Limits to green revolution in rice in Africa the case of Ghana.

Published online
19 Oct 2016
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Ragasa, C. & Chapoto, A.
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Africa South of Sahara & Ghana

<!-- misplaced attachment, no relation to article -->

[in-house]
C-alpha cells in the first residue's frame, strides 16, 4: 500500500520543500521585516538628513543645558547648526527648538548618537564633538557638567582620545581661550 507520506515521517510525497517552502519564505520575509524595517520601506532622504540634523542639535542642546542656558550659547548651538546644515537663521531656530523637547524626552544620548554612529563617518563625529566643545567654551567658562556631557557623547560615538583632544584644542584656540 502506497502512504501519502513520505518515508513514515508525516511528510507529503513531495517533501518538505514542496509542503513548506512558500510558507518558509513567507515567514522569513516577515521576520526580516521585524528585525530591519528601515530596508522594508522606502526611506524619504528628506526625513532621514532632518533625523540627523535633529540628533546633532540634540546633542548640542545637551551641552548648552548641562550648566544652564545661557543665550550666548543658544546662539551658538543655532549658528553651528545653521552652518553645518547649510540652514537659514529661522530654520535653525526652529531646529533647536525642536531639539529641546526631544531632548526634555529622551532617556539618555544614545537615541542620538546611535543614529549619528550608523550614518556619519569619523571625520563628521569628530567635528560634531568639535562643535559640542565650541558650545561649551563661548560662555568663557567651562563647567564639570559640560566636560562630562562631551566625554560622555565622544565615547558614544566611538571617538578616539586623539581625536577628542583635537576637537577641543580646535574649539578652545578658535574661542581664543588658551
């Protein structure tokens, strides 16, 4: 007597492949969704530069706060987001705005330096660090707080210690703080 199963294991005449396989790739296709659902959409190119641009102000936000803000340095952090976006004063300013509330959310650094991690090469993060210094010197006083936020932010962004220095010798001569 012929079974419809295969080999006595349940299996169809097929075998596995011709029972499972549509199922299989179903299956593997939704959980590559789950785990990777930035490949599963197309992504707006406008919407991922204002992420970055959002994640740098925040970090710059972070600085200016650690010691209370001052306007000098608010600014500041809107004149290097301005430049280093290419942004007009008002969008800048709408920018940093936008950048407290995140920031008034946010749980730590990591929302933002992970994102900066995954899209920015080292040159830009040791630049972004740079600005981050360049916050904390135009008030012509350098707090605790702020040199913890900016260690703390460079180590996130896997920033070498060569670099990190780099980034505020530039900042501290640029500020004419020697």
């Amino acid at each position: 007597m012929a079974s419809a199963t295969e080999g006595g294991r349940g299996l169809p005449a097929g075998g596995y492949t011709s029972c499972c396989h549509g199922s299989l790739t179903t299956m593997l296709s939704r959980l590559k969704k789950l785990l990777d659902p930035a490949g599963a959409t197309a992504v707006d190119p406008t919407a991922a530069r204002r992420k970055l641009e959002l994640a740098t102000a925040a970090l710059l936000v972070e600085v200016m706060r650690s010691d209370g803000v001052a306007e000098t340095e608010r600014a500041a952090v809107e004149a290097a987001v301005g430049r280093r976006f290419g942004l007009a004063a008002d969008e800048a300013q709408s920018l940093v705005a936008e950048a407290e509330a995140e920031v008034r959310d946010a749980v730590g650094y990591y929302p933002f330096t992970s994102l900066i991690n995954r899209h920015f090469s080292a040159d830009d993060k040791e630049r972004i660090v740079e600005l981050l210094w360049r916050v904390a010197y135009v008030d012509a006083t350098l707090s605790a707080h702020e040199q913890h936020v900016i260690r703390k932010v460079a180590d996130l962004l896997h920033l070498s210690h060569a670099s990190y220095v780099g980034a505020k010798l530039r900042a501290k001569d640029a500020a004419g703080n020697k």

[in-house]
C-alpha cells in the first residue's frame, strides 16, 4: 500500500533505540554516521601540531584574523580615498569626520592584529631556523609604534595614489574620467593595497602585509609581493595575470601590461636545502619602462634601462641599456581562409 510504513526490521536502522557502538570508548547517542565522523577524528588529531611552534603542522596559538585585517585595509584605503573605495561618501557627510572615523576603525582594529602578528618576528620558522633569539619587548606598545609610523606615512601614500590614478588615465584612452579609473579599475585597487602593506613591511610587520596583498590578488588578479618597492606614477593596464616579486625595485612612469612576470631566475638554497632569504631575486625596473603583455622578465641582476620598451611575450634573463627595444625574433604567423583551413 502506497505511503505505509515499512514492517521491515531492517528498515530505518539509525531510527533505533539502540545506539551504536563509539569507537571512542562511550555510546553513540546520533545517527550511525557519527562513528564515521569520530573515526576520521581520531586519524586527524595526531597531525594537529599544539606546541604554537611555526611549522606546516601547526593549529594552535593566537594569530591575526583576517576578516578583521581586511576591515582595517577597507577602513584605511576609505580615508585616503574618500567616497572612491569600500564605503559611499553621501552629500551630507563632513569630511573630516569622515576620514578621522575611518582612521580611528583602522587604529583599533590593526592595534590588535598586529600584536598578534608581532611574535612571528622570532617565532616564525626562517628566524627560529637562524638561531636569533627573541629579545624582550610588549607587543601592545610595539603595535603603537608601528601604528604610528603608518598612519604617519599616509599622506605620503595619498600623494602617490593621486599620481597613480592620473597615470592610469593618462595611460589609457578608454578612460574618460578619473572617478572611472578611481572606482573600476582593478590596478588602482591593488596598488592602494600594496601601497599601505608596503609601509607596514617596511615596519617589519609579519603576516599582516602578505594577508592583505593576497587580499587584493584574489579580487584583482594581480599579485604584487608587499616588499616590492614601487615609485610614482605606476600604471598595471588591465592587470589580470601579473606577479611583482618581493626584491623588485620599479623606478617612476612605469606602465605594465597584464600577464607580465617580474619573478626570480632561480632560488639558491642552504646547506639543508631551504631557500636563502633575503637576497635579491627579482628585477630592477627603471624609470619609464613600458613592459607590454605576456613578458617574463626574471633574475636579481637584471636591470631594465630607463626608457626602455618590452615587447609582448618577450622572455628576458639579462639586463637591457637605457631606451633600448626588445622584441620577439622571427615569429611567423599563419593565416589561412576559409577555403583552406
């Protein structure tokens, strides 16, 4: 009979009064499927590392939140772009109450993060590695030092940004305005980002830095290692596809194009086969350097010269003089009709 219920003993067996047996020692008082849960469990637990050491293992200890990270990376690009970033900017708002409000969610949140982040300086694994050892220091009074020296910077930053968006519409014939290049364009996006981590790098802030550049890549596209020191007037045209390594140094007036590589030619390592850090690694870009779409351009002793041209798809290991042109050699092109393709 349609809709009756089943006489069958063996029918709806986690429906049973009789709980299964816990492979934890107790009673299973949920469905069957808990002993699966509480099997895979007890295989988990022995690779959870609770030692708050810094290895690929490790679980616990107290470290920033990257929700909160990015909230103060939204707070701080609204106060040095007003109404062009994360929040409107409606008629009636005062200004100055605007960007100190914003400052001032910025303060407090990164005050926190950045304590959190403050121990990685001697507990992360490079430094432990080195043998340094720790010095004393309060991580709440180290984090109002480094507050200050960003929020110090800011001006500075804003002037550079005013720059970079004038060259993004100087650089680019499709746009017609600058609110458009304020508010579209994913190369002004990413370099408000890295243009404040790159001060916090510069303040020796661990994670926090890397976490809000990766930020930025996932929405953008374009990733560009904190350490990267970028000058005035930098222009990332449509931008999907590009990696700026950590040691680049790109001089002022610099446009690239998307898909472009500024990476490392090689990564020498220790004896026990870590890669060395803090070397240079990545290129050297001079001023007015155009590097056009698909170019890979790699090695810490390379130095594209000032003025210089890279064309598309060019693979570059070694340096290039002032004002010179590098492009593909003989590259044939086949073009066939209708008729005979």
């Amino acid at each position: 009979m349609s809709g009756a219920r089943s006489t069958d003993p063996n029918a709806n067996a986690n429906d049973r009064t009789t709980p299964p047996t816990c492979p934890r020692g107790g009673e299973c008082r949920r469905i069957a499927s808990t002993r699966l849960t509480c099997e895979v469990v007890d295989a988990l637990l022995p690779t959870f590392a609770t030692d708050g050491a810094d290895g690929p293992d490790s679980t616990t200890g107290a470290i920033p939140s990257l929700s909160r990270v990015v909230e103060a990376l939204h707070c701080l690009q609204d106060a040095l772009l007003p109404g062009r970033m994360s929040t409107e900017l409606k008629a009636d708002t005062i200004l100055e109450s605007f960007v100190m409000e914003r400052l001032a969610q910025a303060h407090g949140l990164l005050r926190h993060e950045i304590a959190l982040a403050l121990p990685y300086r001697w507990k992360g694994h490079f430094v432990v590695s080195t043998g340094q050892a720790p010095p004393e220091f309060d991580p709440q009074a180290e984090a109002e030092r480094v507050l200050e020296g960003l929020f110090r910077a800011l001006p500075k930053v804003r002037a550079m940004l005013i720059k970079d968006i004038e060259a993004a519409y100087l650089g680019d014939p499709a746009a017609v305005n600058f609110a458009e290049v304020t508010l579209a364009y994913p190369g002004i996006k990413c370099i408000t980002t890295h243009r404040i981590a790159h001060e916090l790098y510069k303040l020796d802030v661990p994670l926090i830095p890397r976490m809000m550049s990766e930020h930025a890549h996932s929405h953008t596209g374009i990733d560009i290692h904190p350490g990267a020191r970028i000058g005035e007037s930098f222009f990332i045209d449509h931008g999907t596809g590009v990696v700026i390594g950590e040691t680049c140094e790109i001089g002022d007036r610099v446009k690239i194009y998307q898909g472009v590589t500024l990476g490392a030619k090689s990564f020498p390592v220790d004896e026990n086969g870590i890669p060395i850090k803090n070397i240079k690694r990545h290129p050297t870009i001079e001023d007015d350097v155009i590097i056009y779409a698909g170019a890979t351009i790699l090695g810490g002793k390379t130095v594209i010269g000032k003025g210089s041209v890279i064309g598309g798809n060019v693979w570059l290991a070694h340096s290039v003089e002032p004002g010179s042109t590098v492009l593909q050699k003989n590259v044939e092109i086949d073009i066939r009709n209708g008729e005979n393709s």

The Ghana National Rice Development Strategy in 2009 was developed to double rice production by 2018 with a 10 percent annual increase and to reduce over-reliance on imports and help achieve national food security, increased income, and reduced poverty. Data show that rice production has been increasing at 8 percent annually since 2009, but most of this (6 percent) comes from land area expansion, and only 2 percent comes from productivity improvements. National average rice yield remains at 2.2 tons per hectare (tons/ha) compared to the potential achievable yields of 6-8 tons/ha based on on-farm trials. This paper examines closely the constraints in productivity improvements and evaluates available rice technologies looking at the heterogeneity of irrigated and rainfed ecologies in 10 regions in Ghana. Employing yield response models, profitability analysis, and adoption models, results show various practices contribute to yield improvements in irrigated and rainfed systems including chemical fertilizer use, use of certified seed of improved varieties, transplanting, bunding, leveling, use of a sawah system, seed priming, and row planting. Evidence also shows that extension services on rice production are limited and that intensifying extension services can contribute to increases in rice yield. While some technologies can contribute to increasing yields, marginal increases in yield from these technologies in rainfed systems are not high enough to match the productivity growth achieved during the Green Revolution in Asia. Expansion of irrigated areas will be necessary to boost rice productivity and production in Ghana. Fertilizer subsidies seem to have reduced costs and increased production in the short run, but the government of Ghana has to find ways to reduce its major production costs to be competitive in the future. Main factors to encourage fertilizer use intensity and adoption of other productivity-enhancing technologies are the degree of commercialization and improving market access, reducing milling and marketing costs for local production to be competitive with imported rice, and reducing costs and improving accessibility of power tillers-for plowing and bunding-and hired labor, which comprise 40-56 percent of the overall production costs.

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